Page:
Study to shine light on obstacles for Indigenous suppliers
A collaboration between UTS Business School and Supply Nation – Australia’s leader in supplier diversity – will investigate barriers to effective partnerships between Indigenous businesses and their corporate and government buyers.
The collaboration, which will include an online survey, aims to gain insight into “pain points” that may affect Indigenous businesses in their dealings with large corporate and government organisations.
“The survey will provide a greater understanding of the costs for Indigenous suppliers doing business with major corporations, which should support the development of more effective supplier diversity initiatives,” says lead researcher Dean Jarrett, of the University of Technology Sydney (UTS).
“For Indigenous suppliers, these costs include not only the business costs but the very personal costs of doing business in an environment where cultural and racial bias may be present,” he says.
Supply Nation, which has had critical input into the survey, says the results of the research will feed into policy and its own work in connecting suppliers and buyers. “We envisage that the findings will give our suppliers a voice and help improve strategic partnership development between our suppliers and members,” CEO Laura Berry says.
The findings will give our suppliers a voice and help improve strategic partnership development
Jarrett, a 2015 Fulbright Scholar and UTS Business PhD candidate, says the nature of relationships between Indigenous suppliers and their large corporate and government customers has been significantly under-researched. This is despite considerable growth in the number and size of Indigenous-owned companies providing goods and services to large organisations.
Often, such goods and services are procured as part of an organisation’s commitment to “supplier diversity” – a strategic business process that aims to provide companies owned by Indigenous peoples and minorities an equal opportunity to become suppliers to major corporations.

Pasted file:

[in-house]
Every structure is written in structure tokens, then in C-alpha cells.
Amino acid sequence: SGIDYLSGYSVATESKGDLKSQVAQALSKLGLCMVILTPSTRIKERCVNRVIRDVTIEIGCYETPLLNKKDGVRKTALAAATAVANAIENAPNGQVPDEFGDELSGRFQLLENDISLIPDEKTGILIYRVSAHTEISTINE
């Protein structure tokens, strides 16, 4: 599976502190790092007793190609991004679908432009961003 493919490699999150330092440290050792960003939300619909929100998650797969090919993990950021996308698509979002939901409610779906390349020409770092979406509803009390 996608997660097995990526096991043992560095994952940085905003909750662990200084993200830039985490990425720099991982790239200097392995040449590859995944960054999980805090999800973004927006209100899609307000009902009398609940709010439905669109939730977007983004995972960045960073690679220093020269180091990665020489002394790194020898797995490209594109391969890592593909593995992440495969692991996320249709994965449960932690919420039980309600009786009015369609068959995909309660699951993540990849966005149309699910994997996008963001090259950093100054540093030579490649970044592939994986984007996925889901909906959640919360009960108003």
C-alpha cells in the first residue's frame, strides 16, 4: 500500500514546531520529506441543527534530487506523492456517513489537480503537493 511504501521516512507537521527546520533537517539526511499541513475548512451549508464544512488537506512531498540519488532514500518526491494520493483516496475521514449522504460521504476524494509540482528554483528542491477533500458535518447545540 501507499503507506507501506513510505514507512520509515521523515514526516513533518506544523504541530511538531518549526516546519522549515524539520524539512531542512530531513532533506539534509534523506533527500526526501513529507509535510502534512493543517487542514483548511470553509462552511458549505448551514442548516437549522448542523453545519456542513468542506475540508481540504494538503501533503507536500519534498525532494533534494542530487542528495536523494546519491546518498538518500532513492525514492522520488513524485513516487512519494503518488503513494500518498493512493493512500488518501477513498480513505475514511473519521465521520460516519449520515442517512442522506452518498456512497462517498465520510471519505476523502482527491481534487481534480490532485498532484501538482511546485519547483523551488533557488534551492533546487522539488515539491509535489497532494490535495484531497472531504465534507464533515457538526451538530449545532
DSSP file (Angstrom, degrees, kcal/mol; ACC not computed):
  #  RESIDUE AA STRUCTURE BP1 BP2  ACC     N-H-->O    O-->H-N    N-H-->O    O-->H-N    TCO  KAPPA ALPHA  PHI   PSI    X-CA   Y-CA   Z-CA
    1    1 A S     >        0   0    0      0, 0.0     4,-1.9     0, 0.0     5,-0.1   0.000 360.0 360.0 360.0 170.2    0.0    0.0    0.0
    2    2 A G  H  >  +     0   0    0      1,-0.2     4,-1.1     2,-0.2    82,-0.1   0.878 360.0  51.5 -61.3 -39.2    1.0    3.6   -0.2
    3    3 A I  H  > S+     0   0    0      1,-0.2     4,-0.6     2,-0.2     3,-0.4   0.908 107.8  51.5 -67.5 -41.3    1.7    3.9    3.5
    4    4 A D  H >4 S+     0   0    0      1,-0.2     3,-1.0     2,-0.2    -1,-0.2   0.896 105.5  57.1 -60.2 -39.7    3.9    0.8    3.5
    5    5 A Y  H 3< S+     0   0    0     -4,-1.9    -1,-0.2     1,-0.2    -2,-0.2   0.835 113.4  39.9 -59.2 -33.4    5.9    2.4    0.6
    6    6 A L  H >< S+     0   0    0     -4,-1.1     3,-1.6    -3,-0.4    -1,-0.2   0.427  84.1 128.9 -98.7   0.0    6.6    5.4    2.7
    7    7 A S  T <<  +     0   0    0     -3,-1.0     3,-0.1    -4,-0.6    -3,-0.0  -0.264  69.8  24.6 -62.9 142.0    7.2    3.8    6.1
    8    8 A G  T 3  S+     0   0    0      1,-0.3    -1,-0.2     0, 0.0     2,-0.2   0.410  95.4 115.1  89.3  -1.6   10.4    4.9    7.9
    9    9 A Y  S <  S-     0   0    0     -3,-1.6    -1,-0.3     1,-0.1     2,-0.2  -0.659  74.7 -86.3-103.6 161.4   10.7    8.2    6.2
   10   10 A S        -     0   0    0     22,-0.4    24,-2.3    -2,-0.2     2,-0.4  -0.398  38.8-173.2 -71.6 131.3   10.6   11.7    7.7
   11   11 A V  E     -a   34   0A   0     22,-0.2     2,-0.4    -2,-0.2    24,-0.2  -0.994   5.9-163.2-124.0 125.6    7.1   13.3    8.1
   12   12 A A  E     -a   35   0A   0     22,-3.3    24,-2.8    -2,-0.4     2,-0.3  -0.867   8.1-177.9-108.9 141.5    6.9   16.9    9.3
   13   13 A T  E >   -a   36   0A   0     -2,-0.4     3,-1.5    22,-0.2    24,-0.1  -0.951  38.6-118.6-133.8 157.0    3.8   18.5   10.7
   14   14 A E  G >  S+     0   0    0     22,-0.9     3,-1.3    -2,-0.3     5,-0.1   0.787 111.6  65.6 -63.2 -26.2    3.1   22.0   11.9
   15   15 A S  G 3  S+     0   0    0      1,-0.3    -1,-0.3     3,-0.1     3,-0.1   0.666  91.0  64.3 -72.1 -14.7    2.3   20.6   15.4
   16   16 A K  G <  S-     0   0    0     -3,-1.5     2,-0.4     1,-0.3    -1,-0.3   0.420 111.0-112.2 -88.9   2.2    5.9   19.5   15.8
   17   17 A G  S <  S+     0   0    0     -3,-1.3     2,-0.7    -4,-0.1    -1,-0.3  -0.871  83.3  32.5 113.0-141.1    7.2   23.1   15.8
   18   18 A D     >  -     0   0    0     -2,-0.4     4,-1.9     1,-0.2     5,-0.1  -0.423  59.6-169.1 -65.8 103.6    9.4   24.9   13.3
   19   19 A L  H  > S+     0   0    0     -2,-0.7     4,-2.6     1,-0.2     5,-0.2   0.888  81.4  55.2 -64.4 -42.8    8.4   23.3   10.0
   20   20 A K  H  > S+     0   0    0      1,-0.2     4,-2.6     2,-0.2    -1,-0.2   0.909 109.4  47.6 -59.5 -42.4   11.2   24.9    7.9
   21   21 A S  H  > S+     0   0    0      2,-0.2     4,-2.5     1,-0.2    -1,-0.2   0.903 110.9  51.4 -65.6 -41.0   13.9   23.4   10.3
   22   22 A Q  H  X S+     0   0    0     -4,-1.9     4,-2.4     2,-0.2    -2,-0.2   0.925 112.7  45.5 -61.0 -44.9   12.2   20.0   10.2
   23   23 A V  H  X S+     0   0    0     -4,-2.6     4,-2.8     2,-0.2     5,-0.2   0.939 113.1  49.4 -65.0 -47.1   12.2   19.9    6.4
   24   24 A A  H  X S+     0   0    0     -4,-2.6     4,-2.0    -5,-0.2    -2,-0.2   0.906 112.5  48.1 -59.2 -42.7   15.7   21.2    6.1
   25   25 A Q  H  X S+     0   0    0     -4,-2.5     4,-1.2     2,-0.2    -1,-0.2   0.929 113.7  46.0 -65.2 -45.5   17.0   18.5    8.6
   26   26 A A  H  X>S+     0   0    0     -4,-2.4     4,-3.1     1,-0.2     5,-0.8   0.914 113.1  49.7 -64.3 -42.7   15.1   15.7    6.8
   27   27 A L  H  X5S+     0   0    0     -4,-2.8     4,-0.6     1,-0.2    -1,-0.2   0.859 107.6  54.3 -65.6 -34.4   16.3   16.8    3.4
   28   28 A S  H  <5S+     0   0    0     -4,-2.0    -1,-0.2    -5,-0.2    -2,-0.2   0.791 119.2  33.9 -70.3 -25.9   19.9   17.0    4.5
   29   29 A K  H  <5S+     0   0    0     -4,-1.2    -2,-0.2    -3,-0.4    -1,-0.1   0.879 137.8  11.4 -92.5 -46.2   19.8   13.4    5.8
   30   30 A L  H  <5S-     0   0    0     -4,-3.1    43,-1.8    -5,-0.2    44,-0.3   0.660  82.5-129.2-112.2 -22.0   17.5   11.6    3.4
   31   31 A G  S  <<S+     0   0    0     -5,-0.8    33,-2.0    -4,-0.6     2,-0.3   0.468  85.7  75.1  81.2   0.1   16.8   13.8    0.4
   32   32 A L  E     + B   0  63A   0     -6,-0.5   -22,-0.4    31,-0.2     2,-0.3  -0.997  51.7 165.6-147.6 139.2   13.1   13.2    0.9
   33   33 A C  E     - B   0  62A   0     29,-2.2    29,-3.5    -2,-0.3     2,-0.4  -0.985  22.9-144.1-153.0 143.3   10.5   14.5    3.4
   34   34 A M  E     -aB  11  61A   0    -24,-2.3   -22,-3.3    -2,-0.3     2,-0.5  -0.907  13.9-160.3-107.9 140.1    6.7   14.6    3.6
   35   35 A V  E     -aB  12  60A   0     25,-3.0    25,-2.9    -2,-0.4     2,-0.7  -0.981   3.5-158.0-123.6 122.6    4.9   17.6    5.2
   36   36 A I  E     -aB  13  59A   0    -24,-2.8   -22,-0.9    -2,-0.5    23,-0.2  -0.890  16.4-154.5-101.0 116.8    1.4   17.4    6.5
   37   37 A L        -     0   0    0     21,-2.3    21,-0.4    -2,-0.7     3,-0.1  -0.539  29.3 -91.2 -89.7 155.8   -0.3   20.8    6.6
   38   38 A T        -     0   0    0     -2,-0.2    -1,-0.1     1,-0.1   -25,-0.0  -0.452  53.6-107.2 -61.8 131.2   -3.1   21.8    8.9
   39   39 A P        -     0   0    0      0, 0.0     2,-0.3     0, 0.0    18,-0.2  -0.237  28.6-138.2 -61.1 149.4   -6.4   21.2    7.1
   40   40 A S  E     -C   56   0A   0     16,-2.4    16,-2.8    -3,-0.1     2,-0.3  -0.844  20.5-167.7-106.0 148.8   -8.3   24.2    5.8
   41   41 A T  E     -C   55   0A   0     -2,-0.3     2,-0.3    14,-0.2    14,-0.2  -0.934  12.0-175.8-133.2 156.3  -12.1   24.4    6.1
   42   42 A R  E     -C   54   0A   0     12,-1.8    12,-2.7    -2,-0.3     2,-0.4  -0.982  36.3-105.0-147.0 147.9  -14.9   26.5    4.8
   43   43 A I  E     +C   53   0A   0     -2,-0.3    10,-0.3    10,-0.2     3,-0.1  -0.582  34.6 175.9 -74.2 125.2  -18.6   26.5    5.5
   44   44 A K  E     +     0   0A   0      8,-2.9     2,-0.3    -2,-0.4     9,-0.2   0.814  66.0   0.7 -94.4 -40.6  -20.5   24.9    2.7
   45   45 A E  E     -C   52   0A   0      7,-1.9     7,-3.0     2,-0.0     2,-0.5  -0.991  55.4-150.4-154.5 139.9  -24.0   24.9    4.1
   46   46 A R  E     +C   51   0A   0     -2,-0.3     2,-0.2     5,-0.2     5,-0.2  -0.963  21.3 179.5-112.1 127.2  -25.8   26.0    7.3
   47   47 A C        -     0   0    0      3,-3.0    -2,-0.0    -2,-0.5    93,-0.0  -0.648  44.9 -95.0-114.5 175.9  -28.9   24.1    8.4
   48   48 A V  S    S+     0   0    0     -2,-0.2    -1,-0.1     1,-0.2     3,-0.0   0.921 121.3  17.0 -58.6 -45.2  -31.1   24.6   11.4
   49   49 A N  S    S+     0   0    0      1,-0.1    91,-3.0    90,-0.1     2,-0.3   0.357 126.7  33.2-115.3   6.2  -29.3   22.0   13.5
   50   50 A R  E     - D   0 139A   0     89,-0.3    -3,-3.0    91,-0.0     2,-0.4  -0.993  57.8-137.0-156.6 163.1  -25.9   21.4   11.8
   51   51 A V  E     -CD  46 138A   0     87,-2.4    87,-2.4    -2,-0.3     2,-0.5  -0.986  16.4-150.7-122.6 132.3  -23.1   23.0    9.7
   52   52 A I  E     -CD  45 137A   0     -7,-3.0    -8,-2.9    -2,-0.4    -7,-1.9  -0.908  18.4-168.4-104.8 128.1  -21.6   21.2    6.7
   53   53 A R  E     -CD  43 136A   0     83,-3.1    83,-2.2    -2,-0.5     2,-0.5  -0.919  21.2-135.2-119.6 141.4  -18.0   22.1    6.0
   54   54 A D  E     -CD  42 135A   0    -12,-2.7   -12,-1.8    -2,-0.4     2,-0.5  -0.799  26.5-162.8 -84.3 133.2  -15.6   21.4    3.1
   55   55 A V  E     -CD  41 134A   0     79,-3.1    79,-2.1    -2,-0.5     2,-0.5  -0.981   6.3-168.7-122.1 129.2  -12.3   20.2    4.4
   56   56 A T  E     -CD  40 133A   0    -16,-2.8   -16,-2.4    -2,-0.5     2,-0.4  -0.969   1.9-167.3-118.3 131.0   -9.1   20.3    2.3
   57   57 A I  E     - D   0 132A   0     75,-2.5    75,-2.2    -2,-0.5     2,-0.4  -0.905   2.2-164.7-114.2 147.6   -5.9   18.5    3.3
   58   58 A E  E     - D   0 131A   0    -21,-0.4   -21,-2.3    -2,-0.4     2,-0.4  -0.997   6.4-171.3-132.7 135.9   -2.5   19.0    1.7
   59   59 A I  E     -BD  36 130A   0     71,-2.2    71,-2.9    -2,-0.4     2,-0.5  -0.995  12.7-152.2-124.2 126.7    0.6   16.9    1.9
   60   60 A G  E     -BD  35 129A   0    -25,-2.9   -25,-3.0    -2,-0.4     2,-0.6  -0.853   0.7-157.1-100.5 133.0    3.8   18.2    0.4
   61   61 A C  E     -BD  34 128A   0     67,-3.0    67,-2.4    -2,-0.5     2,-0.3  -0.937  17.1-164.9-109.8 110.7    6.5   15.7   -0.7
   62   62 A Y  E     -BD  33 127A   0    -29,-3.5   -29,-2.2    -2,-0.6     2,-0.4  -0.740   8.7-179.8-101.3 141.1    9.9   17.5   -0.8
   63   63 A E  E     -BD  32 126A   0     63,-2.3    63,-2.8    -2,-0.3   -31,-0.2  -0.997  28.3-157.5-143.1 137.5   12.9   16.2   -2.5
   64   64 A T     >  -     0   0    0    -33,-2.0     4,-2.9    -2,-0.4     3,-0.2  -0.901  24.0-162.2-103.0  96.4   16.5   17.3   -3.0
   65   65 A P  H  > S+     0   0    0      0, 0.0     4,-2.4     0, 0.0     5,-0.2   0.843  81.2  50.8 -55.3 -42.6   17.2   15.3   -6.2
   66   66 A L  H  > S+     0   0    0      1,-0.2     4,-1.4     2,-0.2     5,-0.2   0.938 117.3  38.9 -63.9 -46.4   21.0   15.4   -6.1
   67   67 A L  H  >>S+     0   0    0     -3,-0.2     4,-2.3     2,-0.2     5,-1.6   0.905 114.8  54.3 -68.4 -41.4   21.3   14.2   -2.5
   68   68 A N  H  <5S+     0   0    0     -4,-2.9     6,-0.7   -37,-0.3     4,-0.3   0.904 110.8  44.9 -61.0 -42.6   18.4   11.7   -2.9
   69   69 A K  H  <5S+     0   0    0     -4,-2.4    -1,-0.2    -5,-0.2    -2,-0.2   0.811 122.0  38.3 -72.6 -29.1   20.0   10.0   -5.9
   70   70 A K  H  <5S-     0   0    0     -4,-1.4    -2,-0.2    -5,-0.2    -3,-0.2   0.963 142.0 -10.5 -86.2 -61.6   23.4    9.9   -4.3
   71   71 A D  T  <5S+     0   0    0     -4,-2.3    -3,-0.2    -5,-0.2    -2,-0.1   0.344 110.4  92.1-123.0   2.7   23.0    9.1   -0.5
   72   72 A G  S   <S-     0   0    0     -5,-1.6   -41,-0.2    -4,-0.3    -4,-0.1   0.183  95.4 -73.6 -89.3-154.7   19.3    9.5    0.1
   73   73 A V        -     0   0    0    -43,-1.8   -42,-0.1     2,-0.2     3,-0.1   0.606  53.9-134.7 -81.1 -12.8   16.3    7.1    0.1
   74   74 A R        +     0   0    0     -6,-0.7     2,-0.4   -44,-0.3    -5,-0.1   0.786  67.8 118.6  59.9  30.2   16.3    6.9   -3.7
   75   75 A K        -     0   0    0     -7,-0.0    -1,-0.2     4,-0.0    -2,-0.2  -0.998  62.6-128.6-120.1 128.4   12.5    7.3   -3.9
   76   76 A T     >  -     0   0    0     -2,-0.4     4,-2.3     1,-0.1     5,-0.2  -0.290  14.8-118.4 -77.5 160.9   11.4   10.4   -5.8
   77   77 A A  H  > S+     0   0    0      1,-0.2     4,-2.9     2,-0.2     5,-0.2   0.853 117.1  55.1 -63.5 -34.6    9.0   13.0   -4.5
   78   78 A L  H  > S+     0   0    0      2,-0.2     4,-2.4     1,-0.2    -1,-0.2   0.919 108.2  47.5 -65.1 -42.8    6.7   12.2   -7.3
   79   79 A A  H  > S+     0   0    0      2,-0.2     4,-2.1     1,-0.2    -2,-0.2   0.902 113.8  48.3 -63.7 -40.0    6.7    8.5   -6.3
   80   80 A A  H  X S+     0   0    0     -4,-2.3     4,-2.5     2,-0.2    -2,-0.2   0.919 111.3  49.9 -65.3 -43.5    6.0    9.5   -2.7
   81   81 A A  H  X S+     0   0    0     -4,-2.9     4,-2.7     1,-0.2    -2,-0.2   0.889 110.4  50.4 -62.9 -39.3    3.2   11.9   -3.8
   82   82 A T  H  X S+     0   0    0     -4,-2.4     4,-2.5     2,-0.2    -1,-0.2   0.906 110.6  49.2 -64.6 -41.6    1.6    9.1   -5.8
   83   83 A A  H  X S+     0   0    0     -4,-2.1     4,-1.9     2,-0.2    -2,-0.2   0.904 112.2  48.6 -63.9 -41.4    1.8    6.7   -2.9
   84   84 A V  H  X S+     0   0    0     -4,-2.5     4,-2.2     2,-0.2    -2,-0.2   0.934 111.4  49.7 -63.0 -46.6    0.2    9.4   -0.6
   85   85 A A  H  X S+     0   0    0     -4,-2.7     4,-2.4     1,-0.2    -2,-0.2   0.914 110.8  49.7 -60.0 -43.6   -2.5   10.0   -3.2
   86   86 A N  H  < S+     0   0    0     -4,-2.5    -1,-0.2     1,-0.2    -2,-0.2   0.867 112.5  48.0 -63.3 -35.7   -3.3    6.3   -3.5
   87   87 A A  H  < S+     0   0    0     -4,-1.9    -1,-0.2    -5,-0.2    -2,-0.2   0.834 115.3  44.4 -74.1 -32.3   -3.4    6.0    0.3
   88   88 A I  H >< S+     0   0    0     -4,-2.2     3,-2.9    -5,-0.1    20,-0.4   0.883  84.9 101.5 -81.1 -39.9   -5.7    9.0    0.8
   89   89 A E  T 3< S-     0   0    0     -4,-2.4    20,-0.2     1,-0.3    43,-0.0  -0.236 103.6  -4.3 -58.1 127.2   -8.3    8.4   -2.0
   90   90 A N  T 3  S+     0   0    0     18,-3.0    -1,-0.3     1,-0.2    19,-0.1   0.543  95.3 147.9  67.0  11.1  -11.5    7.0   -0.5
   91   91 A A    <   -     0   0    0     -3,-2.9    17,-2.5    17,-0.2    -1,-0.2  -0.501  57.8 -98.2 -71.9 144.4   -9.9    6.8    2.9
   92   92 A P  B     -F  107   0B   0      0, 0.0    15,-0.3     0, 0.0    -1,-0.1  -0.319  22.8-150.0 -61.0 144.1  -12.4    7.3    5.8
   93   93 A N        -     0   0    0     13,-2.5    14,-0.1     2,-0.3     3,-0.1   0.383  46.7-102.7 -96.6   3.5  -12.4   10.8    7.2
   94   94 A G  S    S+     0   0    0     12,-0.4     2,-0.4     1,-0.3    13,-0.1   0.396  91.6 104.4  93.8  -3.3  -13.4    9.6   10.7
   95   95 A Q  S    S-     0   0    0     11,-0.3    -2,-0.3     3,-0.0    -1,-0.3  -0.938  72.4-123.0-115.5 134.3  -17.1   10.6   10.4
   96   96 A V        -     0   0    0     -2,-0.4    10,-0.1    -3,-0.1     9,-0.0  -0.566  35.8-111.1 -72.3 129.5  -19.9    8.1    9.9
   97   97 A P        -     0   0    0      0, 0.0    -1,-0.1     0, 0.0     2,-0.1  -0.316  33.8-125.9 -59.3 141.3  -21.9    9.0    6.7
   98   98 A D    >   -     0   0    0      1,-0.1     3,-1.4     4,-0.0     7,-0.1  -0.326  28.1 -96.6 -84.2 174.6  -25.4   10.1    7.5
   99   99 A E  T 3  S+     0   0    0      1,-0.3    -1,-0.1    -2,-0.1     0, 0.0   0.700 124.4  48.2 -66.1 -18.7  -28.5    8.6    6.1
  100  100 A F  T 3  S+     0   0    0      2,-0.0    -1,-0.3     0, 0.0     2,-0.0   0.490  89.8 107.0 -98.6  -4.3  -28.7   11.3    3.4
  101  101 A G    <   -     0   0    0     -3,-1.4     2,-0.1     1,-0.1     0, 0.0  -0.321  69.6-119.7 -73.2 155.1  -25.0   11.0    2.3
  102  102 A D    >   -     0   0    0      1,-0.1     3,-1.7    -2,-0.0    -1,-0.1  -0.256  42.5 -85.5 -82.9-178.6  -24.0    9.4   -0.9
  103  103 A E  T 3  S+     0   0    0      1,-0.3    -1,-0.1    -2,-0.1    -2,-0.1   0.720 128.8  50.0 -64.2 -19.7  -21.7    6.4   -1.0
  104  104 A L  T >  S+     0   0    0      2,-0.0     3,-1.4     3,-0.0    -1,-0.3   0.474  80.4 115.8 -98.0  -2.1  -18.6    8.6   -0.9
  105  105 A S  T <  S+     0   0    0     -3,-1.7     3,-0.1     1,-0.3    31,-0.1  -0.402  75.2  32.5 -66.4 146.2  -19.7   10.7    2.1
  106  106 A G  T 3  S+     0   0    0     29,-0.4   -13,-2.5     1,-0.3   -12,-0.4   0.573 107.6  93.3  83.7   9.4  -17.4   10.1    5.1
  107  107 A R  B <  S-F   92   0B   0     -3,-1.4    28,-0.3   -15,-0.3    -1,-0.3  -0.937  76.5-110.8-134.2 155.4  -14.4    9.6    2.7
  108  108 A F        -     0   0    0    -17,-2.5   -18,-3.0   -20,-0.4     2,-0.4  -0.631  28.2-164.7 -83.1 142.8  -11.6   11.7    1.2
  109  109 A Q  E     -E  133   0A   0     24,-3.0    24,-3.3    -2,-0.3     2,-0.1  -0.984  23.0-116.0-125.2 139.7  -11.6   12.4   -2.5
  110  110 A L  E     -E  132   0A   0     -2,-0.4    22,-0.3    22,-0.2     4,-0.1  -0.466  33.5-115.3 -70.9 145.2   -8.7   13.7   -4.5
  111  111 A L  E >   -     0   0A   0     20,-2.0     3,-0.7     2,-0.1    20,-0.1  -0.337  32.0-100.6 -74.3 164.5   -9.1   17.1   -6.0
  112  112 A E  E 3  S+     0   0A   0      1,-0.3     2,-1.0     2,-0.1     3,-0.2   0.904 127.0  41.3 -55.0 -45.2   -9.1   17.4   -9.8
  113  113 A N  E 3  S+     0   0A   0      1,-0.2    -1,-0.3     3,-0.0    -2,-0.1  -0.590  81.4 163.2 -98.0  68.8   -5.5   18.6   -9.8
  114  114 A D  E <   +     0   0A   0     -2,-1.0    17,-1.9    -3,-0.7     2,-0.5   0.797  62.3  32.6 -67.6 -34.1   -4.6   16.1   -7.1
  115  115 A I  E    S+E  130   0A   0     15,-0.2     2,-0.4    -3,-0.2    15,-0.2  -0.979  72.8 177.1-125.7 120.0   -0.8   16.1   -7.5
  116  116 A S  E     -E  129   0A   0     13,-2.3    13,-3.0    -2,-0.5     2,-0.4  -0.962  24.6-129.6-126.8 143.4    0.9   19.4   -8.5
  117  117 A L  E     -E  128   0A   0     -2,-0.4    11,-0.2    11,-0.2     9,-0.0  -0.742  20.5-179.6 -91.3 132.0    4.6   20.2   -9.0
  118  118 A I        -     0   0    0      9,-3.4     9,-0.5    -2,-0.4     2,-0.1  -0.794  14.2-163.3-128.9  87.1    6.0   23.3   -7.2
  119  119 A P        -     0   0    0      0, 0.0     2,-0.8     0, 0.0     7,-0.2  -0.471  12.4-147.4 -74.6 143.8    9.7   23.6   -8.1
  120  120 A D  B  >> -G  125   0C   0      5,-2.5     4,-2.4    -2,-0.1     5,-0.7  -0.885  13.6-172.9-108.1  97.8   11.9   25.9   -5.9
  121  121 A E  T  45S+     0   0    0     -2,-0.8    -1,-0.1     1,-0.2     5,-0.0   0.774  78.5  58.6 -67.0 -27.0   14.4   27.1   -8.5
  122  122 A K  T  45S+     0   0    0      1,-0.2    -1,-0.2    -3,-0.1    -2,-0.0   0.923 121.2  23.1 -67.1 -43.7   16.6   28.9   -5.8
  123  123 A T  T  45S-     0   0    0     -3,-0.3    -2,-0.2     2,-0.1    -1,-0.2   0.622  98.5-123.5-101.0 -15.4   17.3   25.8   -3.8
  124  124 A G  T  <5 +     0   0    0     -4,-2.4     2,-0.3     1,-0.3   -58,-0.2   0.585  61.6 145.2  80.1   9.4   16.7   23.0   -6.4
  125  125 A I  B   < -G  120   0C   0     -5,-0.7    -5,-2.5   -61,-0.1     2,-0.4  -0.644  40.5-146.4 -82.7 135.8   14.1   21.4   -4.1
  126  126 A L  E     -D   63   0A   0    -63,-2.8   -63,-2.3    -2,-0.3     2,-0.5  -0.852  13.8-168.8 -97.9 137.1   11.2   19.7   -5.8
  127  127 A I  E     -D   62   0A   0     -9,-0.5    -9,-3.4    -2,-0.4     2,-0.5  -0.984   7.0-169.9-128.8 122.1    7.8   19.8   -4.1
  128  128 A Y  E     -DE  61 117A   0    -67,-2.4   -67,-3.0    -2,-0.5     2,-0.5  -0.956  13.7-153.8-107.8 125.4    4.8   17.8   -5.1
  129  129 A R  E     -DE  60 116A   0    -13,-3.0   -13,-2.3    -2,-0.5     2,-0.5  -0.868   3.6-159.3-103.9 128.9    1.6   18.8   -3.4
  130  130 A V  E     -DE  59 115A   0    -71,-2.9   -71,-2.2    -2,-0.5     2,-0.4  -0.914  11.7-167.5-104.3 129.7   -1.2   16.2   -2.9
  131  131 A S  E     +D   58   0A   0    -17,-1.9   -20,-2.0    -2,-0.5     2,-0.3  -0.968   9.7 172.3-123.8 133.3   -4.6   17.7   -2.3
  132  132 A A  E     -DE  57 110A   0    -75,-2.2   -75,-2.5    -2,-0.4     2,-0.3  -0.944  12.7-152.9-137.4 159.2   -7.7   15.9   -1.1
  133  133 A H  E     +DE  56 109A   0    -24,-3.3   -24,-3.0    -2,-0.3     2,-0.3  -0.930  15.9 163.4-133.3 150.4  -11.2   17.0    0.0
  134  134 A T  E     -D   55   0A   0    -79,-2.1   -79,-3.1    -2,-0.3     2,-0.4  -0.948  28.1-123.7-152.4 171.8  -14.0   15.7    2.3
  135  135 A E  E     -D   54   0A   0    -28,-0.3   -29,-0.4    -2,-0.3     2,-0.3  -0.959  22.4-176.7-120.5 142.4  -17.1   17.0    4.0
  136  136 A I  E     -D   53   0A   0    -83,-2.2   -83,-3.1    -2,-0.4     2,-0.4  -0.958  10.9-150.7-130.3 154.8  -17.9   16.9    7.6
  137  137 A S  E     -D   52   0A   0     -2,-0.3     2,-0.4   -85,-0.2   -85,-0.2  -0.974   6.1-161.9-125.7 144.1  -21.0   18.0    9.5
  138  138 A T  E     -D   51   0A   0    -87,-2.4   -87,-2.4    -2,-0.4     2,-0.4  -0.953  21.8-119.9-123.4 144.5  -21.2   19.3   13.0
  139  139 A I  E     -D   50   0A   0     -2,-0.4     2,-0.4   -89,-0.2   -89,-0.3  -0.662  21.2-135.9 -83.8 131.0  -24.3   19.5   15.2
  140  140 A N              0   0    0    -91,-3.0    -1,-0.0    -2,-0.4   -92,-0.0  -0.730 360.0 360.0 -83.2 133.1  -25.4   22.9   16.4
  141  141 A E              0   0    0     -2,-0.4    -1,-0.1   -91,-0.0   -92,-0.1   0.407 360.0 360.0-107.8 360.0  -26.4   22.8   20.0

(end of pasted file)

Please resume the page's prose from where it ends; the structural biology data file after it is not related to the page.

But Jarrett’s early research suggests that despite extensive organisational commitment to supplier diversity, articulated in a range of internal policies and procedures, a number of key factors can still undermine the realisation of strong and effective partnerships. These include an uneven distribution of power, substandard levels of trust and a problematic approach to culturally appropriate behaviours.
“I started to notice these consistent themes emerging while interviewing numerous Indigenous businesses here in Australia, along with Native American businesses in the US,” Jarrett says.
Jarrett was the recipient of the 2015 Fulbright Indigenous Postgraduate Scholarship, which helped to fund research in the United States. He spent almost 12 months at the University of Arizona, where he worked alongside Native American academics and business owners researching the relational factors that underpin economic transactions between Indigenous suppliers and corporate and government buyers.
For more information, or to take part in the survey, contact Dean Jarrett.